The fifth chapter, “New Beginnings at Princeton,” covers Vos’ moves to both Princeton Seminary and Presbyterianism, his marriage, and his emphasis on biblical theology as a science and theological discipline. Vos defined biblical theology as “the exhibition of the organic progress of supernatural revelation in its historic conformity and multiformity.”5 Vos’ role in bringing Kuyper to Princeton for his 1898 Stone Lectures on Calvinism are is also detailed here. However, as Olinger notes regarding Vos’ relationship with Kuyper by this time, “Vos was becoming more Presbyterian; Kuyper was becoming more enamored with politics,” and, he concludes regarding Vos’ scholarly focus, “If the life and thought of the nineteenth-century Vos was dominated by his Dutch Reformed upbringing, in the twentieth century, his friendships and the focus of his scholarly works would be connected to Princeton, Presbyterianism, and Reformed biblical theology.” 6

Chapters seven through ten pick up on Vos’ focus on the latter as Olinger surveys his writings and academic works headlined by The Teaching of Jesus concerning the Kingdom of God, Biblical Theology, The Pauline Eschatology, his sermons published in Grace and Glory, and several of his academic reviews. Particularly helpful are the author’s overviews of the theology of each of Vos’ works. Especially significant is the time spent explaining Vos’ theology of Pauline eschatology, which he considered to be central to Paul’s thought. For Vos, Olinger states, “Paul’s eschatological outlook, or philosophy of history, undergirded his theology. He saw all the streams of human history headed toward their final goal in the perfected kingdom of God through the person and work of Jesus Christ.”7 Each of these chapters should encourage the reader to pick up and read (or re-read) each of Vos’ works.

Chapters six, eleven, and twelve (“Confessional Revision,” “Changes at Princeton…,” and “Presbyterian Unrest”) delve into Vos’ Princeton and Presbyterian connections. Here, the author covers Vos’ roles as both a churchman and professor in the midst of theological controversies at the Assemblies General and at Princeton Seminary. Although known for his calm and erudite demeanor, Olinger describes how Vos sometimes addressed disputes in his Biblical theological writings. The author provides overviews of Vos’ Eschatology of the Psalter and The Self-Disclosure of Jesus as two valuable examples of his polemic methodology.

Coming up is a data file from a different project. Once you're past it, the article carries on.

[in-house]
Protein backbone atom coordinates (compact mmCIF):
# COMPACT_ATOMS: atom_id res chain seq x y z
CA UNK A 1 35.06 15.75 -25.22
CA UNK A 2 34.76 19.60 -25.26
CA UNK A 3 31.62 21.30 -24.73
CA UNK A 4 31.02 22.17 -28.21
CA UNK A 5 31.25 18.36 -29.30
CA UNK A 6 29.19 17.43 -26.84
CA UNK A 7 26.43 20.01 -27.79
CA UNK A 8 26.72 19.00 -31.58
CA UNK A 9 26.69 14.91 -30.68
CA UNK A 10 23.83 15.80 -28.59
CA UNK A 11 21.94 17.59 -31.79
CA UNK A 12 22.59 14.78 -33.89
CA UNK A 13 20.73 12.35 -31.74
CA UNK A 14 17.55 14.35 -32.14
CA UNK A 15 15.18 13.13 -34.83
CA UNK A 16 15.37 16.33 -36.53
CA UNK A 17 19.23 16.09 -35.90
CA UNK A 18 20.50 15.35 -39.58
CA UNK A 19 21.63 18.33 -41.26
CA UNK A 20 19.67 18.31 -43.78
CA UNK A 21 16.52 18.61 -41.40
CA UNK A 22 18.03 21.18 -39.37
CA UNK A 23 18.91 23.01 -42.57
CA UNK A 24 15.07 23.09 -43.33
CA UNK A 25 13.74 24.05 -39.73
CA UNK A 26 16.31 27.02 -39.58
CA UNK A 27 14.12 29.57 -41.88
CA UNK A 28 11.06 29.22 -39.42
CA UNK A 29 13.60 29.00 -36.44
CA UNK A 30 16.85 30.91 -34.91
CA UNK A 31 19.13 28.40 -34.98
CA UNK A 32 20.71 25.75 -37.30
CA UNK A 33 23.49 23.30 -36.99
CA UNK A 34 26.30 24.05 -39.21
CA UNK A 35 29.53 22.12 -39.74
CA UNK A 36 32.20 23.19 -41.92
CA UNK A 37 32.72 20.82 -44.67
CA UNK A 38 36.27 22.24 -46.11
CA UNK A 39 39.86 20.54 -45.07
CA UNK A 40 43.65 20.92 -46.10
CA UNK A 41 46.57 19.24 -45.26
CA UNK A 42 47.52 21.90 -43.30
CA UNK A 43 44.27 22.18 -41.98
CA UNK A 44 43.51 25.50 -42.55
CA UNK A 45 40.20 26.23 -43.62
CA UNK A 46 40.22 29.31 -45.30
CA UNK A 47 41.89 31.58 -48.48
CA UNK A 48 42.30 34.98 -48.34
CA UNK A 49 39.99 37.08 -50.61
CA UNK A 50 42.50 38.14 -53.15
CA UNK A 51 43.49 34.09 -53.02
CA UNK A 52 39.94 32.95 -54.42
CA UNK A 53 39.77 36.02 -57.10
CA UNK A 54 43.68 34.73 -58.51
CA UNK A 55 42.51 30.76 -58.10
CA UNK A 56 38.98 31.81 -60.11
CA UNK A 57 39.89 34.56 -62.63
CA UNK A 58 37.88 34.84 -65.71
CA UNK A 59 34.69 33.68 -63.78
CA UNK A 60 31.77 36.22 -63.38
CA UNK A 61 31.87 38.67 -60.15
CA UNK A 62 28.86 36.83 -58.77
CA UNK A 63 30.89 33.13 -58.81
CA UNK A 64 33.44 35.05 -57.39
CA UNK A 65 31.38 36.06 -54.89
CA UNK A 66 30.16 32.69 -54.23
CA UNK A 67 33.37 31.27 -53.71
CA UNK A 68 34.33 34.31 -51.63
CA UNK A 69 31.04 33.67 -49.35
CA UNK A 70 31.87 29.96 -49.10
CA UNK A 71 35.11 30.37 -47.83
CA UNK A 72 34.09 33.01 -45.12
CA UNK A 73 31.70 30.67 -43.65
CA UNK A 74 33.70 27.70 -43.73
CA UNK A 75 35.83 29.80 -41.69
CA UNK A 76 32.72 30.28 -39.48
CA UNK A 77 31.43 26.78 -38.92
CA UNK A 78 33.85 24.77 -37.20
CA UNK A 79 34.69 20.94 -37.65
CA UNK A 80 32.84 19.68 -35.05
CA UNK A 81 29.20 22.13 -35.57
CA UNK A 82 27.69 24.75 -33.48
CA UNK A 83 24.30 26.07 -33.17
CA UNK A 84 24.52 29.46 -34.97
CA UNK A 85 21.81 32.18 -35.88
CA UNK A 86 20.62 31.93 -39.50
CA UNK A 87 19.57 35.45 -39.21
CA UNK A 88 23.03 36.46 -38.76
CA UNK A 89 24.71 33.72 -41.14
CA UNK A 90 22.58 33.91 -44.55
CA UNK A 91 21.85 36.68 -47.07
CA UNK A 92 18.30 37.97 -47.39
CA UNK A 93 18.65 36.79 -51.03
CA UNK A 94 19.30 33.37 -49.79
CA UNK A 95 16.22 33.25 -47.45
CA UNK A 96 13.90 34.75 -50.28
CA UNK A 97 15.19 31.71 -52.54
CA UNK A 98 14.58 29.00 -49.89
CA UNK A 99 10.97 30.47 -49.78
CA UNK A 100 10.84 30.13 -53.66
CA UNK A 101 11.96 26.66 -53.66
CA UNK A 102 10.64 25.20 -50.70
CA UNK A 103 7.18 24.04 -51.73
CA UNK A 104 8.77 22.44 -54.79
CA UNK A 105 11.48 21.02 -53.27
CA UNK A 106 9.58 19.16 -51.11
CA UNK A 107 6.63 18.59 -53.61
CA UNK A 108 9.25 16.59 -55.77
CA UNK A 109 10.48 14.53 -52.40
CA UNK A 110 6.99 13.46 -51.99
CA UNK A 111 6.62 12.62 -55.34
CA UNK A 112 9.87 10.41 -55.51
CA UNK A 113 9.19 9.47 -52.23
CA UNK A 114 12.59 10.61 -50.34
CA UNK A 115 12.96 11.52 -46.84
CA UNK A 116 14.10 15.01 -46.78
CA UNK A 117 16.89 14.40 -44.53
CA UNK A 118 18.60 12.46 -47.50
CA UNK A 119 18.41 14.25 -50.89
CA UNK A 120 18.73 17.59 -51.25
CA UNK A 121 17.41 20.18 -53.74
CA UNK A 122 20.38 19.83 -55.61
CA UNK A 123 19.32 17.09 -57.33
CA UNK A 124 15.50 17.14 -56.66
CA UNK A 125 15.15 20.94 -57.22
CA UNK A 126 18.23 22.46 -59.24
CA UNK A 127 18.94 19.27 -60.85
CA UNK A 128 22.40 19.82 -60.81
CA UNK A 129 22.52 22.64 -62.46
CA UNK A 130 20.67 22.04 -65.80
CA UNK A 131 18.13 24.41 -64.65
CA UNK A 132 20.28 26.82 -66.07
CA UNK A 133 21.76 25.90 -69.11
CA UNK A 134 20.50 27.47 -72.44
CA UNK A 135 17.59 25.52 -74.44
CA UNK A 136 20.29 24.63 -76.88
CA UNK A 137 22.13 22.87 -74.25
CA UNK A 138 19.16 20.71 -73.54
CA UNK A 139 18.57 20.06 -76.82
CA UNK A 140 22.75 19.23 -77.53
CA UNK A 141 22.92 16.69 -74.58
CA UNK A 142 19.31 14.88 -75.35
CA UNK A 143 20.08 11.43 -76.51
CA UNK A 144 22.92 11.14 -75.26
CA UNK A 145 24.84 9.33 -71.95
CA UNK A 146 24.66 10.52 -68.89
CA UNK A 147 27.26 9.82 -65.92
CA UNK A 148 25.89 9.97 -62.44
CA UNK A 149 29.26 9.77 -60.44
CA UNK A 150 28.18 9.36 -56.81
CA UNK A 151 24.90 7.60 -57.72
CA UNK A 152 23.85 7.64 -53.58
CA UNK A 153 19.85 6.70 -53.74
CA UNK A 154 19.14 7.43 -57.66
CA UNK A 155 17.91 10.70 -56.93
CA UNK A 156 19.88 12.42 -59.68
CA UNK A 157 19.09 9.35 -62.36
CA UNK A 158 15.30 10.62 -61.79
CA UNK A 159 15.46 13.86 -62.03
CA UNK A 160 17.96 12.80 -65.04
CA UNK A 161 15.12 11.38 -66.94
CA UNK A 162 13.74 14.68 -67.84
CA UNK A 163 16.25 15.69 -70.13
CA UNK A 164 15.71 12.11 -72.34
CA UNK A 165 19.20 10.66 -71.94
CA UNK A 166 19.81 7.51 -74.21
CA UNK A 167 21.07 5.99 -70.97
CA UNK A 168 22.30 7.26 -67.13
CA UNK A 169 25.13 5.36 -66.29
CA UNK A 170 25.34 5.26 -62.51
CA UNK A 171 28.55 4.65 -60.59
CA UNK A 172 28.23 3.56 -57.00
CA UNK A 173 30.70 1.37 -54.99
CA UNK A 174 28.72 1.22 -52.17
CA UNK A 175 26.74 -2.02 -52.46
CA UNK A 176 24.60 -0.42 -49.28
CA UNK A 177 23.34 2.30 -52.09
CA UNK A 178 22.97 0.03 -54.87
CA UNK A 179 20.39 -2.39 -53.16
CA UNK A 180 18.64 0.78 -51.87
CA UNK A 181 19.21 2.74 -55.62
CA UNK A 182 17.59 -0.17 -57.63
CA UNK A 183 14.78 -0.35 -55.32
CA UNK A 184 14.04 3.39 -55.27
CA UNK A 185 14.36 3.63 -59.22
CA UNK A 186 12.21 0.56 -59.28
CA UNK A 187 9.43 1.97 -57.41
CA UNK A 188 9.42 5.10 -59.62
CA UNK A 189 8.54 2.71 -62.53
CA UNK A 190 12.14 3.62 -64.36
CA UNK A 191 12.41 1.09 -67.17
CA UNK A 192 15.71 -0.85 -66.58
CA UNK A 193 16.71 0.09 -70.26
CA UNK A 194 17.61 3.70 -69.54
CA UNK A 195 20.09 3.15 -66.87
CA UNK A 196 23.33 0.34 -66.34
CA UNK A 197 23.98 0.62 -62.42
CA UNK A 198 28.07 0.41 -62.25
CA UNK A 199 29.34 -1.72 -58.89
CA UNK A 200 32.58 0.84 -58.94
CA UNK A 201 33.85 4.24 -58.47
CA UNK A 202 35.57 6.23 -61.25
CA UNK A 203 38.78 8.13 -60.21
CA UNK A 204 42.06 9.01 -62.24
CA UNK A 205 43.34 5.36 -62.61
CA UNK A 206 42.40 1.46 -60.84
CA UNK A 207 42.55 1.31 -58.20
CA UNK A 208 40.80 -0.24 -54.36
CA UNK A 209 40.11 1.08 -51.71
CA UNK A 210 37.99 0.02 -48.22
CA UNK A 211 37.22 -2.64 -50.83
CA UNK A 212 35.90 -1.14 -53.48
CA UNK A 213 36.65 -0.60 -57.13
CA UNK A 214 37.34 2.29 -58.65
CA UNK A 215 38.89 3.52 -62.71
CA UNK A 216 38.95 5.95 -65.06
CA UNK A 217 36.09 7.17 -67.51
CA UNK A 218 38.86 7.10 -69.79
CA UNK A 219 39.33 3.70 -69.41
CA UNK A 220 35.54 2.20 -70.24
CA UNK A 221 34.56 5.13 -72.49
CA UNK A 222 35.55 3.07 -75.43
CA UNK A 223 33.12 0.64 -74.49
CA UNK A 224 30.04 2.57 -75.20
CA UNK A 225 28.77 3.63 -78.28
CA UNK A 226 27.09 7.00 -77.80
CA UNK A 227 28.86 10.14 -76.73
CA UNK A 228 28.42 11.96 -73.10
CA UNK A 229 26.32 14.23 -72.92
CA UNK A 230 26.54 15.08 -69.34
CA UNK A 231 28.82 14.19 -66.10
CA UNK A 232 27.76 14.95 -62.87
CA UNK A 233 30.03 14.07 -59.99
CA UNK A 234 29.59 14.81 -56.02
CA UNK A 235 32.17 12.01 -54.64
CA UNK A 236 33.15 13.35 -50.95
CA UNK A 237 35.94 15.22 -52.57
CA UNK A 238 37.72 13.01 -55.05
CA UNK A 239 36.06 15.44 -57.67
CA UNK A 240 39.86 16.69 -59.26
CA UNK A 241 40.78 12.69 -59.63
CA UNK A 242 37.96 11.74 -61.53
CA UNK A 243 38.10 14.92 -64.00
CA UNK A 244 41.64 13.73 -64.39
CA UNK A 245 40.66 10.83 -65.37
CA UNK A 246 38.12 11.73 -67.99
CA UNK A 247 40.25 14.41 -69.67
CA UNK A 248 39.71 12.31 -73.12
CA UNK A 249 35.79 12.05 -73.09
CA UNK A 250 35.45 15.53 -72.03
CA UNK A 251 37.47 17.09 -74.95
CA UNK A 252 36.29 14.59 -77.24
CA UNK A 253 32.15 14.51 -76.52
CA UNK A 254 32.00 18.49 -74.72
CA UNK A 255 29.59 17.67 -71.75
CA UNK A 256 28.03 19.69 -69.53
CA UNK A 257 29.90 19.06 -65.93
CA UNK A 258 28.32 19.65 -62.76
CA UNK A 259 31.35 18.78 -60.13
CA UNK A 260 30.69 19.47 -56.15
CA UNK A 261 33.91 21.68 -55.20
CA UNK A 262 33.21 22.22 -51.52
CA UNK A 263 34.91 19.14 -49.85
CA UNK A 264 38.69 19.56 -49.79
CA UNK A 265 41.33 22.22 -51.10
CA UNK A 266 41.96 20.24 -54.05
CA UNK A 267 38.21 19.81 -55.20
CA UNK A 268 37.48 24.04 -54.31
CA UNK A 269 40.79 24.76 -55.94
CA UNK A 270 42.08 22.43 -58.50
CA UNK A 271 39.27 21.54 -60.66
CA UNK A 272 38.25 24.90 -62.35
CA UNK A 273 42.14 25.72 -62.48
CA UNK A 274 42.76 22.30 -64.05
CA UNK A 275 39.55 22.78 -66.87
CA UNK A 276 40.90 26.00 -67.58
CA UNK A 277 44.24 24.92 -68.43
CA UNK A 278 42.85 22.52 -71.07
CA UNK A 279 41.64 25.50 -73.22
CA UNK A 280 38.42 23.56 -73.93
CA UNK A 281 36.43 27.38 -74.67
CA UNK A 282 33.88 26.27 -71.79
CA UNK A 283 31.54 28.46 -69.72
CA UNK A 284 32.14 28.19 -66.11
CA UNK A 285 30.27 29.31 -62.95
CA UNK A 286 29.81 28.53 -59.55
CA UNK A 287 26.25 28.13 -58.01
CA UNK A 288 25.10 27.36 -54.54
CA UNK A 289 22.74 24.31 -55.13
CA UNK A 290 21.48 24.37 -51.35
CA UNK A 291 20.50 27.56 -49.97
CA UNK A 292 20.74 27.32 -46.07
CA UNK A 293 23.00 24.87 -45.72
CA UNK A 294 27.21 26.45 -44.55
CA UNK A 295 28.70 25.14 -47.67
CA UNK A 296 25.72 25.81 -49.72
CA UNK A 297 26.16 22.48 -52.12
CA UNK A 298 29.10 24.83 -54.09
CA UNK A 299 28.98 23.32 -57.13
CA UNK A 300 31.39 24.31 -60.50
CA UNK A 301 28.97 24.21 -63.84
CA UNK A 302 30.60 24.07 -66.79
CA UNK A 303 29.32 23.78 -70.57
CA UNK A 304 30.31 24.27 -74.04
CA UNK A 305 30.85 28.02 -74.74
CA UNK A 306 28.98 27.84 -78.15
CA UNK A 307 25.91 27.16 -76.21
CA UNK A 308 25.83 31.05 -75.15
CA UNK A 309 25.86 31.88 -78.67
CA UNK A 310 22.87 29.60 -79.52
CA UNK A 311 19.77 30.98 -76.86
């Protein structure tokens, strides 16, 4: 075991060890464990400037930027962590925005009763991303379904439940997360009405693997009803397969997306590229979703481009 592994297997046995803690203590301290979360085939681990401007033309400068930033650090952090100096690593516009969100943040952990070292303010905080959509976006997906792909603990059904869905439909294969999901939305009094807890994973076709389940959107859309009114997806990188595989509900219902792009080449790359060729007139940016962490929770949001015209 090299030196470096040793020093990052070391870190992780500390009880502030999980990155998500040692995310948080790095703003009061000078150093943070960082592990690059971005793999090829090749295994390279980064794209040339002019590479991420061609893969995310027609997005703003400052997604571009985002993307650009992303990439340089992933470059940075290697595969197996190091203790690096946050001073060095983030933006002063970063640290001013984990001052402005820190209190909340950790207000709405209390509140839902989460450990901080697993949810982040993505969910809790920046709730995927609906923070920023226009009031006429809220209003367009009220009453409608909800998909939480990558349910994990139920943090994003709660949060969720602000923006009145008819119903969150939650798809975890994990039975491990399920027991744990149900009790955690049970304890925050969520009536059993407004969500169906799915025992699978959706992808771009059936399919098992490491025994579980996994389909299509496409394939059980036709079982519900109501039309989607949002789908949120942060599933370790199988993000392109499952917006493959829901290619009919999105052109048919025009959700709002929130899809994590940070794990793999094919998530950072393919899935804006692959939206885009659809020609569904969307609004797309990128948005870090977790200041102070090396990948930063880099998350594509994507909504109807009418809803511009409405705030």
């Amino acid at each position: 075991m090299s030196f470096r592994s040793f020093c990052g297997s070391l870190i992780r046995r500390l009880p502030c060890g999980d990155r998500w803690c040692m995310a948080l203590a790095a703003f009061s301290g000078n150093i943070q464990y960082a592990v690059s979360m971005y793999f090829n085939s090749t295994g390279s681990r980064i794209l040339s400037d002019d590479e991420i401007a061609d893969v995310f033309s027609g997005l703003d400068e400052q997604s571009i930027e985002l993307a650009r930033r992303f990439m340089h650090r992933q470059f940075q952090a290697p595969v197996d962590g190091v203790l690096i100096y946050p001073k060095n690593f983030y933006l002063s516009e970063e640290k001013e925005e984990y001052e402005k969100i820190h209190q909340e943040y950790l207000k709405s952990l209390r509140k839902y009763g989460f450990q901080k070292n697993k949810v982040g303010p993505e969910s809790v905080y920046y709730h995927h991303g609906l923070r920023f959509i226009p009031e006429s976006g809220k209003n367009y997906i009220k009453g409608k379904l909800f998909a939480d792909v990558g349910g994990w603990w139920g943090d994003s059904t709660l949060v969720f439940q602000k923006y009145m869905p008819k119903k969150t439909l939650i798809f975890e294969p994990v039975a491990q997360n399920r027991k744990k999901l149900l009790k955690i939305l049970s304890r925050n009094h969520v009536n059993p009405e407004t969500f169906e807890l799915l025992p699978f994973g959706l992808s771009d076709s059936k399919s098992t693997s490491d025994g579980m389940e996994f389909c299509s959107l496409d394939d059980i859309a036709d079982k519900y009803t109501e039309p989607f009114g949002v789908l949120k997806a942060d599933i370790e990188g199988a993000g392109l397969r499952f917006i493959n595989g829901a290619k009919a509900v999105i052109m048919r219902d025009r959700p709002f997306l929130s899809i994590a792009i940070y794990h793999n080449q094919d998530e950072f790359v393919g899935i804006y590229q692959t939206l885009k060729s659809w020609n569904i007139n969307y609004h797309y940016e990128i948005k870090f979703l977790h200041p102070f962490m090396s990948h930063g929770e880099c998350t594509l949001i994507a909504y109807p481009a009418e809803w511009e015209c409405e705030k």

Chapter twelve, “Whither Westminster and Retirement,” details Vos’ final teaching years, his family life, his failing health and eventual death. The thirteenth chapter, “Appreciation and Legacy,” notes his influence in Reformed and Presbyterian churches over the last 100 years, including his effect upon men such as J. Gresham Machen, John Murray, Cornelius Van Til, and Richard B. Gaffin. Although Vos never joined his colleagues at Westminster Theological Seminary or in the Orthodox Presbyterian Church, Olinger notes his distinct and lasting effect on both of these important institutions.

In addition to the careful footnotes, much appreciated in this biography are the concise histories provided by the author on subjects such as nineteenth-century Dutch church history and early twentieth-century Presbyterian church history. These brief surveys serve to both contextualize Vos in the broader scope of modern church history, as well as offer threads for the reader to pick up on for further research.

Whether this book provides the reader a reminder of Vos, an introduction to him, or further insight on him, it is indeed worth the read, especially considering his influence on so many of those who now serve in seminaries, pulpits and sessions across this country. Thanks to Danny Olinger and the publisher, Reformed Forum, for providing this valuable insight on such an important thinker whose profound influence is undeniable in Reformed churches today.

© Scott McDermand II. All Rights Reserved.